Tayo Busayo, Abuja
DAILY COURIER – French cement giant, Lafarge SA, will pay a $778 million fine, after pleading guilty to providing material support to Islamic State and other terror groups during the Syrian civil war, the US Justice Department (DoJ) said Tuesday.
According to DoJ, Lafarge SA paid “middlemen” $12.8 million to let its Syrian cement factory run between 2013 and 2014, when the country was torn apart by the civil war.
It further said that the cement company, which merged with Switzerland’s Holcim in 2015, paid another terror group, al Nusra Front, around $5.92m to protect staff at the plant, long after other competitors left the market.
“In the midst of a civil war, Lafarge made the unthinkable choice to put money into the hands of ISIS, one of the world’s most barbaric terrorist organisations, so that it could continue selling cement.
“Lafarge did this not merely in exchange for permission to operate its cement plant — which would have been bad enough — but also to leverage its relationship with ISIS for economic advantage”, said DoJ prosecutor, Breon Peace
In a statement, Larfage acknowledged its crime and “deeply regretted” the events, and “accepted responsibility for the individual executives involved.
“We have agreed to plead guilty to one count of conspiring to provide material support to designated foreign terrorist organisations in Syria.
“Lafarge SA and Lafarge Cement Syria have accepted responsibility for the actions of the individual executives involved, whose behaviour was in flagrant violation of Lafarge’s Code of Conduct.
“We deeply regret that this conduct occurred and have worked with the US Department of Justice to resolve this matter”, it said.
In 2010, Lafarge opened its subsidiary cement factory in Jalabiya near the Turkish border. It had invested $680 million.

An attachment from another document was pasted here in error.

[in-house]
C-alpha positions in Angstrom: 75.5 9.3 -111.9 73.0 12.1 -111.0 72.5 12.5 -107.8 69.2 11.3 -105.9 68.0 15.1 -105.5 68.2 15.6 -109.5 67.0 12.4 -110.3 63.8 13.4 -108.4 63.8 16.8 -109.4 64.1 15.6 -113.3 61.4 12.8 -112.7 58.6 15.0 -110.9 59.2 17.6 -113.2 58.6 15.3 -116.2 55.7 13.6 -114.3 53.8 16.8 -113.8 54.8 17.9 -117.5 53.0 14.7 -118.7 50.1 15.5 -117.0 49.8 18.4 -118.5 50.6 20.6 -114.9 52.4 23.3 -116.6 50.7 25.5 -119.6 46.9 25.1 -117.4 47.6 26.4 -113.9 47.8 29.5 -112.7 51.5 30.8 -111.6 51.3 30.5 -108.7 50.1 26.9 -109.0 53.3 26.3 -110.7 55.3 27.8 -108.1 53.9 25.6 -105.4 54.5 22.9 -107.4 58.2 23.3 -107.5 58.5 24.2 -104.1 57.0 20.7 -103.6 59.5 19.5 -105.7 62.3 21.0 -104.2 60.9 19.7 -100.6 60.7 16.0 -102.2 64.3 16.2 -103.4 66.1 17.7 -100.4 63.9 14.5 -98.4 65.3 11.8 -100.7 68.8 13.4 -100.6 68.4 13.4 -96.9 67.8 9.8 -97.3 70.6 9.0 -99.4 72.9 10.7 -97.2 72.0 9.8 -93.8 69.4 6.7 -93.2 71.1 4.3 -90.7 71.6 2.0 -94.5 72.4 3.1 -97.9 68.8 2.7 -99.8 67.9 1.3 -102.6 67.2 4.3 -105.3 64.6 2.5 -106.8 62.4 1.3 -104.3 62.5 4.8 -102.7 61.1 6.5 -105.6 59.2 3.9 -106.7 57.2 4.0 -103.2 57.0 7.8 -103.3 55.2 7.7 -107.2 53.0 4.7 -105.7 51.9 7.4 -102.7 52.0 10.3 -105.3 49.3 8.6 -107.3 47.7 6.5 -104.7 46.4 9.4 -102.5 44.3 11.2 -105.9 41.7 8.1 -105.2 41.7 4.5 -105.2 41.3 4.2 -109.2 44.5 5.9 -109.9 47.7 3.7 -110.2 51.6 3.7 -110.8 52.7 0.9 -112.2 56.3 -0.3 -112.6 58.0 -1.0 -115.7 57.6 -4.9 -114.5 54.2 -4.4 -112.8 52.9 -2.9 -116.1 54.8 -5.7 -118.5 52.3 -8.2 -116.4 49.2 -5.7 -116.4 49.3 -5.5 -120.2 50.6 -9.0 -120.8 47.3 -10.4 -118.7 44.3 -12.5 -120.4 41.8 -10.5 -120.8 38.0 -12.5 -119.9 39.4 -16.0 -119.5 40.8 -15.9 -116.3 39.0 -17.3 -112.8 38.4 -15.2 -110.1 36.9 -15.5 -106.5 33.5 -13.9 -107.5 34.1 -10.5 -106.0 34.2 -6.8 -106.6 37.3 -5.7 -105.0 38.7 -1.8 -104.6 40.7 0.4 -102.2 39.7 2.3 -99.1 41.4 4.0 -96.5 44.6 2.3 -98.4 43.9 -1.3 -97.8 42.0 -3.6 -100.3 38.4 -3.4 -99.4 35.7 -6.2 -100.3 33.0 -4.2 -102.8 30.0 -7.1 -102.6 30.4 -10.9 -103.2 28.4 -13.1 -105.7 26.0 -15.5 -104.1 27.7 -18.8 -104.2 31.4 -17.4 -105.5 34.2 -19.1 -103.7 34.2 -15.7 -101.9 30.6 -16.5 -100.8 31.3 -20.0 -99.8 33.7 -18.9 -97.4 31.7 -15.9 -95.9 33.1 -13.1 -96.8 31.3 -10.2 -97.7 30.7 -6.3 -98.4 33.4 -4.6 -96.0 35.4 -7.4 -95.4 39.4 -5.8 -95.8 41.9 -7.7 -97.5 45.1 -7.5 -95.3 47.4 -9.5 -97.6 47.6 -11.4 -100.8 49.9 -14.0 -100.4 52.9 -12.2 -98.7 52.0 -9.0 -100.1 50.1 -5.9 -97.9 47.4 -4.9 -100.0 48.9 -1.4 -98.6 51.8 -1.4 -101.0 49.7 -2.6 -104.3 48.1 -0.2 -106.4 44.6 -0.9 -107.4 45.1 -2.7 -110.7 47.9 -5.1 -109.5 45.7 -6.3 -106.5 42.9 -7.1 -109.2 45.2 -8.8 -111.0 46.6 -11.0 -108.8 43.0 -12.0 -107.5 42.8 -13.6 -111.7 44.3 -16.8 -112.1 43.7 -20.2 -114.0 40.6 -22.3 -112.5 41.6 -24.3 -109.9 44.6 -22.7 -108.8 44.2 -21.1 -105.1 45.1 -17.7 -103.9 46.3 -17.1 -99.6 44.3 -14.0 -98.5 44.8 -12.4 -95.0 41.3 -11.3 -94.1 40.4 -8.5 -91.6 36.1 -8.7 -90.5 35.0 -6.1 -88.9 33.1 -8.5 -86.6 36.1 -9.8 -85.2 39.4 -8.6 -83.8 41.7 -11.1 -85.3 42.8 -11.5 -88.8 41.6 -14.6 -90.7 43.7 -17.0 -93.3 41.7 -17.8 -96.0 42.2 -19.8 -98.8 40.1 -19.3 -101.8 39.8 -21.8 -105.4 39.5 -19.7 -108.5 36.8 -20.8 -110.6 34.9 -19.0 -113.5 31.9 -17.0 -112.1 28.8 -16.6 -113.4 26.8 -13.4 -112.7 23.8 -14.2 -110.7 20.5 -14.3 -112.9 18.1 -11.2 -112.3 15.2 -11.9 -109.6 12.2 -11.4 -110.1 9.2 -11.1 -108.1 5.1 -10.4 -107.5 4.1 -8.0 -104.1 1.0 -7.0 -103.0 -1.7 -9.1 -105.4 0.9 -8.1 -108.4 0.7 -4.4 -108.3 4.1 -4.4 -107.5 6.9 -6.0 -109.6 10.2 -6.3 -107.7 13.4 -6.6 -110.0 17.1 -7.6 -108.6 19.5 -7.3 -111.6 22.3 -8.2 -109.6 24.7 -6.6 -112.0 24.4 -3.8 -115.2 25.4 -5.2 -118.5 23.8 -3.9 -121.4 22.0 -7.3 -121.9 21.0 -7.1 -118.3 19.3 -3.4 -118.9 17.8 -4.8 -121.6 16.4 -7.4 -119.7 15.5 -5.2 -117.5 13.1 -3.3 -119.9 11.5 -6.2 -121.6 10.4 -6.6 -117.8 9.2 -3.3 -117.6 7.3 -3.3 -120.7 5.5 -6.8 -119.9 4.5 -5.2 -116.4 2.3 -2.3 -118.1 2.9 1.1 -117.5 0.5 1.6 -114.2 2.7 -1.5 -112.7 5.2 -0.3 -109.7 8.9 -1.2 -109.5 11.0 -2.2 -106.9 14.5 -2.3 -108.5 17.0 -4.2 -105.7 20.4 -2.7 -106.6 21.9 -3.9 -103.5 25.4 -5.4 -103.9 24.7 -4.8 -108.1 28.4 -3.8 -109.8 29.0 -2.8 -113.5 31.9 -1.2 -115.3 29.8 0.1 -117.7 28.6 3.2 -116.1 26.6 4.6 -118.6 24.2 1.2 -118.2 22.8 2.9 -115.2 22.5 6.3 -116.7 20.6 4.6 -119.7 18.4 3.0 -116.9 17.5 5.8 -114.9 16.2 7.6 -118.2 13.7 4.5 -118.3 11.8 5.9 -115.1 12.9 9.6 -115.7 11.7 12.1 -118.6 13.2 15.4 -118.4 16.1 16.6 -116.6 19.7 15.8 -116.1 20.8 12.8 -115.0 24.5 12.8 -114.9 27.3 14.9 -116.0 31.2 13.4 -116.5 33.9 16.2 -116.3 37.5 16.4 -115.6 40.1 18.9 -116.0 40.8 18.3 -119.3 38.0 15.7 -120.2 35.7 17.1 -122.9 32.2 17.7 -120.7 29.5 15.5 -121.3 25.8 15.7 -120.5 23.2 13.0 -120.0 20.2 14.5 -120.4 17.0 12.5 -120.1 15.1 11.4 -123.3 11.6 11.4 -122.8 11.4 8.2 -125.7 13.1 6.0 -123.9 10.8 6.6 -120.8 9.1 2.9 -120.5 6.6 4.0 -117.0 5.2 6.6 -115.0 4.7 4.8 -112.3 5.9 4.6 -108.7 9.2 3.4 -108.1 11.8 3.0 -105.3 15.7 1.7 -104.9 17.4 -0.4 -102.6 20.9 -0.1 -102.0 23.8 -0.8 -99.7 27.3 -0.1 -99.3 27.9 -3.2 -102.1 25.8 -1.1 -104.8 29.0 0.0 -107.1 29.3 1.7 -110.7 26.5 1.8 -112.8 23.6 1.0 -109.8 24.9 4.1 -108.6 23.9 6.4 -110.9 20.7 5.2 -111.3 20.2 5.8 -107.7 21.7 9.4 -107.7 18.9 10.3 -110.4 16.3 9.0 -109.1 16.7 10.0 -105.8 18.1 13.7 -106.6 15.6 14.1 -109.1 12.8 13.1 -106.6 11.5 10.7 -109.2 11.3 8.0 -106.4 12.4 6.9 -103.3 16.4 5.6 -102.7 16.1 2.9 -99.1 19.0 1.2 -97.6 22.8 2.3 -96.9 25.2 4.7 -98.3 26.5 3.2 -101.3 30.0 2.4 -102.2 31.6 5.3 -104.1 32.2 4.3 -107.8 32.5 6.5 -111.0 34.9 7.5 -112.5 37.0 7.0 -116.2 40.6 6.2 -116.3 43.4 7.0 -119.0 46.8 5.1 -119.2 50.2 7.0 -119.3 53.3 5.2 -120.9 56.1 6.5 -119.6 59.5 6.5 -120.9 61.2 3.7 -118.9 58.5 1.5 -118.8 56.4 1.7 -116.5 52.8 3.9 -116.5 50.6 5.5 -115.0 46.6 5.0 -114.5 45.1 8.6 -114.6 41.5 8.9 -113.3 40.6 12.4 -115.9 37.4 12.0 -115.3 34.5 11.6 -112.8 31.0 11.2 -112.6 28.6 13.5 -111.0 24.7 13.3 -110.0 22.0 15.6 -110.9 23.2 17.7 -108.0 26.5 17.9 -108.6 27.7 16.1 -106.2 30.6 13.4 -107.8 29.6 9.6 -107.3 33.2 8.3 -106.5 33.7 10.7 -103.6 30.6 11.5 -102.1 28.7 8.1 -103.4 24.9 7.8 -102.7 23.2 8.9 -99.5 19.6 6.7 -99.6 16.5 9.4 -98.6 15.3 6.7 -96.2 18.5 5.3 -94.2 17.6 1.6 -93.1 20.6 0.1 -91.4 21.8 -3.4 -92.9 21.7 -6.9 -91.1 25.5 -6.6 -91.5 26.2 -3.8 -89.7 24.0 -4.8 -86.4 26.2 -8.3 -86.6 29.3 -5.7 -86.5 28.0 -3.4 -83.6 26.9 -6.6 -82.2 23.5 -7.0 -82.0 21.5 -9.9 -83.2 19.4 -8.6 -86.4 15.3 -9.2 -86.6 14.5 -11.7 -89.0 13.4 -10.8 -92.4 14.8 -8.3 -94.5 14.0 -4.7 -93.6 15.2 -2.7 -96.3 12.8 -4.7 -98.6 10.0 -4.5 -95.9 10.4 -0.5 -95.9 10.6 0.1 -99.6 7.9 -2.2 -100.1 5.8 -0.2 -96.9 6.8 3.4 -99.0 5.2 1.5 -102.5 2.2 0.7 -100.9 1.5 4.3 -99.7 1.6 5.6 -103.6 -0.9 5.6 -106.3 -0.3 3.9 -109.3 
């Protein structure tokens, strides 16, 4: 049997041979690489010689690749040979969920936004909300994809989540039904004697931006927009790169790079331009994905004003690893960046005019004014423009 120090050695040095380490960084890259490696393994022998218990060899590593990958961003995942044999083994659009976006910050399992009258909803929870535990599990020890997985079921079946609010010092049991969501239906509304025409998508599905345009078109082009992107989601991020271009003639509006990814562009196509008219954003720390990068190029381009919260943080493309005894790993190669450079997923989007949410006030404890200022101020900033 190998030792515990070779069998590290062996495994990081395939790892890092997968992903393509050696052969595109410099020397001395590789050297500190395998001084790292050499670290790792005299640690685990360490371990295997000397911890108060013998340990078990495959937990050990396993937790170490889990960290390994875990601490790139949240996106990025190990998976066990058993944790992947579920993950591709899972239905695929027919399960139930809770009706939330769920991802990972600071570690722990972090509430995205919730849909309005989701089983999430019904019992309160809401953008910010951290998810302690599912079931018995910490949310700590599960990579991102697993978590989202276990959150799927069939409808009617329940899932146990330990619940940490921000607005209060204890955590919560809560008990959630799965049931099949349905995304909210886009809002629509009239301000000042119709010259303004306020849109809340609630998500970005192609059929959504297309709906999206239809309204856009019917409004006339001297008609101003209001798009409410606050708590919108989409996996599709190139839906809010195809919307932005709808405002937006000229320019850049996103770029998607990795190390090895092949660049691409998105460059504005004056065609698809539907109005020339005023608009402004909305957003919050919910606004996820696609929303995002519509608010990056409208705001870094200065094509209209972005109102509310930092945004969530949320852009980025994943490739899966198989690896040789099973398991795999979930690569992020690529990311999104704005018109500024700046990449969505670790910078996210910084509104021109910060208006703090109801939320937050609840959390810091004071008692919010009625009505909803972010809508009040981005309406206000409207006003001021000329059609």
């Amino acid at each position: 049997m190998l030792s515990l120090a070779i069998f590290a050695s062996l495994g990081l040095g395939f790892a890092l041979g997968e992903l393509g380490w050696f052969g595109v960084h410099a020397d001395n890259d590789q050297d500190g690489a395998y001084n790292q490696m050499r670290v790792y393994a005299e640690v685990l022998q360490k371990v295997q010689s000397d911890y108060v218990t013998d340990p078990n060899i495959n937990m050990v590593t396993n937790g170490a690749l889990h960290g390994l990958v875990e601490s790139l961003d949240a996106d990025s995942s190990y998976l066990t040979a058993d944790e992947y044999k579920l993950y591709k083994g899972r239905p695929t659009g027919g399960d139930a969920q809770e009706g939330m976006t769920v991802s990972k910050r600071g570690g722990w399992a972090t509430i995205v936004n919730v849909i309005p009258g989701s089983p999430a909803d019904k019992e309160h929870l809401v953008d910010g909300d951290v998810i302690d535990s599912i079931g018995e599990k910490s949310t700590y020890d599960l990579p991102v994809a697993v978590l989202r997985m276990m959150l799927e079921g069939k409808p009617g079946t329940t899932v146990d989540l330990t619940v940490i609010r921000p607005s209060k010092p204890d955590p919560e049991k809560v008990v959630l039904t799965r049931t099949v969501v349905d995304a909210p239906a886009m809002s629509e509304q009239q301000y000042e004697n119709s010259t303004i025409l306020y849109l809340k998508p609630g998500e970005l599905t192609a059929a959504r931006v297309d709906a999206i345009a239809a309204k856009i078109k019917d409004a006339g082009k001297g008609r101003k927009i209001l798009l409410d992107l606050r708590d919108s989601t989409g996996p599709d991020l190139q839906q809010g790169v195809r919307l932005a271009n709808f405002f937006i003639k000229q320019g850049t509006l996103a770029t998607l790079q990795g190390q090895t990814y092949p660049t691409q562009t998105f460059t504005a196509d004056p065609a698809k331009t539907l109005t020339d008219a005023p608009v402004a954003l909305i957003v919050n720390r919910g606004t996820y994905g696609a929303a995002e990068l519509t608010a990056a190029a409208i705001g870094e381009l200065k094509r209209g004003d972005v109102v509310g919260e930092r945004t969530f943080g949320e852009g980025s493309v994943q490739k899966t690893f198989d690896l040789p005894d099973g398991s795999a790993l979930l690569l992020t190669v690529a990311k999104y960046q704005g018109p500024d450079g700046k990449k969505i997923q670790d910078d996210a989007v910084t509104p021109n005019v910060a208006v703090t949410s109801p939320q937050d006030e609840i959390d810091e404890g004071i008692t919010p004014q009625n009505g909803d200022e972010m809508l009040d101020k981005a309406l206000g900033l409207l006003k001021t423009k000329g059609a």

But in 2014, the company ceased its operations after the Islamic State took control of the town and the factory.
Apart from the company, eight Lafarge executives, including former CEO, Bruno Laf, are also charged with financing a terrorist group and/or endangering the lives of others.
Earlier this year, a French court ruled that the company was aware that much of the money had gone to finance Islamic State operations.
Earlier, Holcim Group, the Swiss conglomerate which took over Lafarge in 2015, said the US Justice Department had cleared it of any wrongdoing.
It said it only learned of the allegations in 2016, and launched its own probe and cooperated with US justice authorities.
“None of the conduct involved Holcim, which has never operated in Syria, or any Lafarge operations or employees in the United States, and it is in stark contrast with everything that Holcim stands for”, it said in a separate statement.
The company statements came shortly before a planned press conference by Justice Department officials in New York to announce the settlement of the longstanding case.
Shares of Holcim were temporarily suspended on the Swiss stock exchange after news of the fine emerged.
Rights activists have expressed hope the case would serve as a bellwether for prosecuting multinationals accused of turning a blind eye to terrorist operations in exchange for continuing to operate in war-torn countries.